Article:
Over the objections of Democrats Tuesday, a House committee adopted legislation to require voters to show photo identification.
Republicans argued the new requirement would stop fraud. But Democrats contended it would place an unfair burden on senior citizens and the poor. The Senate already has approved the measure.
“The people across the state want to make sure that we are maintaining the integrity of our ballot box,” the bill’s sponsor, Rep. Debra Maggart, R-Hendersonville, told the House State and Local Government Committee. “We don’t want dead people voting or voter fraud. People have a right to know that their elections are free.”
But Rep. Mike Turner, D-Nashville, called it “a backdoor poll tax,” and Democrats on the committee demanded that Republicans find a way to pay for photo IDs for those who cannot afford them.
“It does discourage voting,” Rep. Harry Tindell, D-Knoxville, said. “There are over a half million Tennesseans without a driver’s license. That’s a whole lot of people. There are a whole lot of disabled people, poor people, elderly people, the homeless — there are just a whole lot of people who don’t have the luxuries of life that you and I have. We’re all for honest elections. But it’s already illegal to vote in the wrong place or in two places or to vote for the dead.”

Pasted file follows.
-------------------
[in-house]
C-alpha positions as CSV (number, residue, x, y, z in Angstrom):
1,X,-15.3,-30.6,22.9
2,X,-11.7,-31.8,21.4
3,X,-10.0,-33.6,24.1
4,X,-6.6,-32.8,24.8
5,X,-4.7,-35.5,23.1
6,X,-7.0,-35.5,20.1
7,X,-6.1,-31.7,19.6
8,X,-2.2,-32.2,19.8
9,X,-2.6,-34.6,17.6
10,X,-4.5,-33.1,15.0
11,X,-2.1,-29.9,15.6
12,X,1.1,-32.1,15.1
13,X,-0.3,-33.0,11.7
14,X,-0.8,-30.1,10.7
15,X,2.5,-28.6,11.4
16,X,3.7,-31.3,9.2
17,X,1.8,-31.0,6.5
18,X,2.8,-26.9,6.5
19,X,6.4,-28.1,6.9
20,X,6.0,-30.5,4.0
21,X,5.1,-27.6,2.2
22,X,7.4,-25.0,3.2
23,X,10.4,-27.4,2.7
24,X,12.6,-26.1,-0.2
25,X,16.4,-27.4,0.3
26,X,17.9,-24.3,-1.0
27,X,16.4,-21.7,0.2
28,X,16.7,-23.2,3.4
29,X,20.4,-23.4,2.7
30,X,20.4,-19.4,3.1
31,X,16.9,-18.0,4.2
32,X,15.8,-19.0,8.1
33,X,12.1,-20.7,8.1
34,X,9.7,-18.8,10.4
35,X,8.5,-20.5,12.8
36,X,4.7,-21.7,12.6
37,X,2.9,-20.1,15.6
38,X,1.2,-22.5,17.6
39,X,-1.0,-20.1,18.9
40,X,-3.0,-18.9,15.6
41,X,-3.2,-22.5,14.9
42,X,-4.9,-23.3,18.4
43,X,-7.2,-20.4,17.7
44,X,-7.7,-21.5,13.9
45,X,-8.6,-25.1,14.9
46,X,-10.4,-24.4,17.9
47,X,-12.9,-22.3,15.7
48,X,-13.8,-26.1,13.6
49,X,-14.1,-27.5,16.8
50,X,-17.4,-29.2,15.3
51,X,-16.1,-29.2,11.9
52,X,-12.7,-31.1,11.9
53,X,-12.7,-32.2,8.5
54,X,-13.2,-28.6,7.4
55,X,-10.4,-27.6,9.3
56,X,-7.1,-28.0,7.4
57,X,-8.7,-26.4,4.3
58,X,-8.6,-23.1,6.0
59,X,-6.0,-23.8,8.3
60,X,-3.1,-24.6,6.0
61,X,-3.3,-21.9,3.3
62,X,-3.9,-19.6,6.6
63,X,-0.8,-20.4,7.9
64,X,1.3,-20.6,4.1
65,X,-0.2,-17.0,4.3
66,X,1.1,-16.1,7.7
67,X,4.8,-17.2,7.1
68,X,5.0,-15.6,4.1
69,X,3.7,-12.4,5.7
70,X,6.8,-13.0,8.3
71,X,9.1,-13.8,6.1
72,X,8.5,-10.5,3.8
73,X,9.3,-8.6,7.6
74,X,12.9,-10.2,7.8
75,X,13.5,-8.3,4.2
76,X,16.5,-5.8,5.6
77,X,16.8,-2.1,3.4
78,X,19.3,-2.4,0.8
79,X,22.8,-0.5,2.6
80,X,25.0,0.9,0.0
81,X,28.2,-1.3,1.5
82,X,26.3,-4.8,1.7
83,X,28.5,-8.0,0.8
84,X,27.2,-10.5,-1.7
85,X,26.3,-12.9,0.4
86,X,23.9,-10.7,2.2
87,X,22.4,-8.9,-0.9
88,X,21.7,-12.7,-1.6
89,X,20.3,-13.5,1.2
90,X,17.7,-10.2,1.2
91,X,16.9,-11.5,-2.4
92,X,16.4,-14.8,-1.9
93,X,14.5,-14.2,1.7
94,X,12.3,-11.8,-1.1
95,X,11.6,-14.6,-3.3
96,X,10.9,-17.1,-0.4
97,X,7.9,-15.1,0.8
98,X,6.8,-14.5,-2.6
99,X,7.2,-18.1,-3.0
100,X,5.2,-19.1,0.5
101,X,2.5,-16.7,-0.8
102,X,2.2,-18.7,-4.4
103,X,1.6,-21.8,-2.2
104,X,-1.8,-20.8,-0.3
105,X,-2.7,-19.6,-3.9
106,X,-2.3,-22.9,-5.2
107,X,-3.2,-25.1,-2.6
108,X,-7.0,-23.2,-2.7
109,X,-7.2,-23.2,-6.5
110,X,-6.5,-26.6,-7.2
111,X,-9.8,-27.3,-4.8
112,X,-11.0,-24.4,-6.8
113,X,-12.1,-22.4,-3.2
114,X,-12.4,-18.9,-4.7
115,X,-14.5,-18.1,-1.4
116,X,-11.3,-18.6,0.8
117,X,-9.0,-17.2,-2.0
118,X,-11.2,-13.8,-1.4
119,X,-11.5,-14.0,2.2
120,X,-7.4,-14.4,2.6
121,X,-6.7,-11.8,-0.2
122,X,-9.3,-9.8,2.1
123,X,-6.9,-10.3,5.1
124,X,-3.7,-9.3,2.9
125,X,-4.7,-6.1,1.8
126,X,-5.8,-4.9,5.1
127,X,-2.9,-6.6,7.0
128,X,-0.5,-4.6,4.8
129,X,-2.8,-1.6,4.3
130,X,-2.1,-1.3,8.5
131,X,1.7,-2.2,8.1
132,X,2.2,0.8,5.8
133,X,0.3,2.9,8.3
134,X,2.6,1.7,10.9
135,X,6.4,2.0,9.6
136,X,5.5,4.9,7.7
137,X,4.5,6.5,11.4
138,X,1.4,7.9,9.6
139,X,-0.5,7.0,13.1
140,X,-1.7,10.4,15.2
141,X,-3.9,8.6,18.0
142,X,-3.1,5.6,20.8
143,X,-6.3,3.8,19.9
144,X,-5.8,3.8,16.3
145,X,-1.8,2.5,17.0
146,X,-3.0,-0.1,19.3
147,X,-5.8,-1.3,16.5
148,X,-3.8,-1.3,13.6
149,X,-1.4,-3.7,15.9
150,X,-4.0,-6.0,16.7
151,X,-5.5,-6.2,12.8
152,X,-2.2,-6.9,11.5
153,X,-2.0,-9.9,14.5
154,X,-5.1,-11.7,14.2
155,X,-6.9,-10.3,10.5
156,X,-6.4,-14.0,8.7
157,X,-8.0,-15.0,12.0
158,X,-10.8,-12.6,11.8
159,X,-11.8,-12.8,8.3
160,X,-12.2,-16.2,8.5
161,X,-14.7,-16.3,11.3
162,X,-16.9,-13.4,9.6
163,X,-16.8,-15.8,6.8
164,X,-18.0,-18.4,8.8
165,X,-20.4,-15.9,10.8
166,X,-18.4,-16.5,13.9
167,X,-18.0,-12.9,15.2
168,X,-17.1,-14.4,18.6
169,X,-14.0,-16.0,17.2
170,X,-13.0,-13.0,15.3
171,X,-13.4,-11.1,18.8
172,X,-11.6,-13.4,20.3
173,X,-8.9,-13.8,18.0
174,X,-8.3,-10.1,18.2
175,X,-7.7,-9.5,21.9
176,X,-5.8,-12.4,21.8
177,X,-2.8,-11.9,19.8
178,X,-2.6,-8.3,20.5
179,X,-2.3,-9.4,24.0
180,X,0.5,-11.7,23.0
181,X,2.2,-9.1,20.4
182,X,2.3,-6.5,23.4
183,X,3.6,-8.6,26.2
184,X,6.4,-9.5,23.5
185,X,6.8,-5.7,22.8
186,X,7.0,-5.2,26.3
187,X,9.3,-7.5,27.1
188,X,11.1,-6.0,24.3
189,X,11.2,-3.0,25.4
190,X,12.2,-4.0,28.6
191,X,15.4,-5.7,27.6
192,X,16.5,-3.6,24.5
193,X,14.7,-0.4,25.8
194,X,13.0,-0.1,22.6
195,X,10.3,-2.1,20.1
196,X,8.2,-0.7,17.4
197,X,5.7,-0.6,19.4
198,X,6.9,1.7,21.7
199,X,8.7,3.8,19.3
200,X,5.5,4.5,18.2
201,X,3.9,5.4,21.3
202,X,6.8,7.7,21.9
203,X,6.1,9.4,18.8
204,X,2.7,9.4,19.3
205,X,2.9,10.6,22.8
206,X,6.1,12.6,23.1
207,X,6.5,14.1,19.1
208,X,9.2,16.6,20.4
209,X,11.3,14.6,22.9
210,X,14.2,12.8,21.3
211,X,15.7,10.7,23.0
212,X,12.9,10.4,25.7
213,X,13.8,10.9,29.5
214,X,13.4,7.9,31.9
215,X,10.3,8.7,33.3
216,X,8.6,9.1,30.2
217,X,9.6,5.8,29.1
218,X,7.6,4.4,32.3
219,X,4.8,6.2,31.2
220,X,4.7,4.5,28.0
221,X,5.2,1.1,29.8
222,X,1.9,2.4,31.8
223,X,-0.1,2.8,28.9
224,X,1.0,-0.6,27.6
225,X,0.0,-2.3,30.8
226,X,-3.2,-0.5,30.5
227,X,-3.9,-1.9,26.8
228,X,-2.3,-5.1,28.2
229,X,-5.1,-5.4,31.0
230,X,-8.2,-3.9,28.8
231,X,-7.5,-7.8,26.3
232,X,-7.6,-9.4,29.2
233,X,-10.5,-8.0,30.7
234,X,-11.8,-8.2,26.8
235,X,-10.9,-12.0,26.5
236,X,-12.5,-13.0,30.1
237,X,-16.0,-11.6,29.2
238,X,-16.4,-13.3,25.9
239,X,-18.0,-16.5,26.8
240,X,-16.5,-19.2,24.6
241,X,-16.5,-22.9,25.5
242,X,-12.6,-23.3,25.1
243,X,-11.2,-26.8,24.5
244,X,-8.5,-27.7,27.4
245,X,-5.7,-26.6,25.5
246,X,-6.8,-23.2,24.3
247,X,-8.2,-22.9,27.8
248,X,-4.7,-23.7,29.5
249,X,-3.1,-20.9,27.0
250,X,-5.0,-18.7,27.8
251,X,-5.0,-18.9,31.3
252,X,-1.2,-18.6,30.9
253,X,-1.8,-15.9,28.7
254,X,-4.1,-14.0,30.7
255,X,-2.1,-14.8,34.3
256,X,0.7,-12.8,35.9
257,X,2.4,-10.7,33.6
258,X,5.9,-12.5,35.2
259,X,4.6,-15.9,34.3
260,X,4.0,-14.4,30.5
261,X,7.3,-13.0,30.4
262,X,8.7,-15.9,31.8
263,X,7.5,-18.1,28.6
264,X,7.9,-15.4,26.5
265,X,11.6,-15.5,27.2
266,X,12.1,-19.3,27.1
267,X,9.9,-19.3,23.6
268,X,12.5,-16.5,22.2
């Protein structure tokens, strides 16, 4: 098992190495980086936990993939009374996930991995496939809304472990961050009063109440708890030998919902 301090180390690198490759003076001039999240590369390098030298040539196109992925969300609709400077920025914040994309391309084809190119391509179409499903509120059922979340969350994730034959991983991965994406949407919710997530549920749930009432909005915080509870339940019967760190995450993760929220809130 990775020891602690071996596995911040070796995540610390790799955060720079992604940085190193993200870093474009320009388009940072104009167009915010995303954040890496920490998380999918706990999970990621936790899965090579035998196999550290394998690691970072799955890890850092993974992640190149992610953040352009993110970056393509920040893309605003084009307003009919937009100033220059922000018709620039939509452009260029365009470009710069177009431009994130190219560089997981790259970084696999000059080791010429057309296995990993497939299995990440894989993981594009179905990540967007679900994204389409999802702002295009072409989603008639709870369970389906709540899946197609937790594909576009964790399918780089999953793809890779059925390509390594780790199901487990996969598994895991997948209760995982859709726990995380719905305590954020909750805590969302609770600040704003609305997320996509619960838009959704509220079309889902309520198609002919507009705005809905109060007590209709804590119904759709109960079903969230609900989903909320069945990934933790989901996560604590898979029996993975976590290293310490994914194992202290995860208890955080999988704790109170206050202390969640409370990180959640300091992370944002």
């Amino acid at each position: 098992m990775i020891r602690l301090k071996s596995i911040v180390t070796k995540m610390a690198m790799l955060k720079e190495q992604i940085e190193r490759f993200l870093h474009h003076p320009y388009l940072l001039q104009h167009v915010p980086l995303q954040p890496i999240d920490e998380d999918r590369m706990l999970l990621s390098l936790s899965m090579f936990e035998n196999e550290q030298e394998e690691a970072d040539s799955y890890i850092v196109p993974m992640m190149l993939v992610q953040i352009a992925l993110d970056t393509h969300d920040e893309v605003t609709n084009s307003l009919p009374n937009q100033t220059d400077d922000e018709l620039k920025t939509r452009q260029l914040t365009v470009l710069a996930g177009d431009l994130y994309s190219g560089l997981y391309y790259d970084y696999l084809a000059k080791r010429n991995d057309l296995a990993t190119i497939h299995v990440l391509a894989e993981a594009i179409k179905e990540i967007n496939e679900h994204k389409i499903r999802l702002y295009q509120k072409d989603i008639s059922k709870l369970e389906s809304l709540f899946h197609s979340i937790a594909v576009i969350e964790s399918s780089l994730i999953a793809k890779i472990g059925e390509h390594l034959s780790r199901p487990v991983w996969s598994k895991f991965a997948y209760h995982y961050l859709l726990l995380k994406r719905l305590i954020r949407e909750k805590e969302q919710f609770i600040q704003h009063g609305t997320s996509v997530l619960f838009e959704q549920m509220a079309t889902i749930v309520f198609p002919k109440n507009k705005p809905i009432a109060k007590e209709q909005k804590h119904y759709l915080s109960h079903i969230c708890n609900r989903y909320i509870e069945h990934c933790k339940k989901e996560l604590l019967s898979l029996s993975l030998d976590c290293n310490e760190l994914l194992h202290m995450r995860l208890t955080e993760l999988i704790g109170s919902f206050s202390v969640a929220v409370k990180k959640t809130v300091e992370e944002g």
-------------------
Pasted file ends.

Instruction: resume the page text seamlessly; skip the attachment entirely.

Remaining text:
The bill exempts nursing home residents, and anyone without a photo ID could cast a provisional ballot to be considered later by election officials.
The Senate has approved the bill three straight years, but it always has failed in the House. This session, it almost certainly will pass the House and become law, with Republicans now in firm control of the legislature. Eight other states require photo IDs for voting.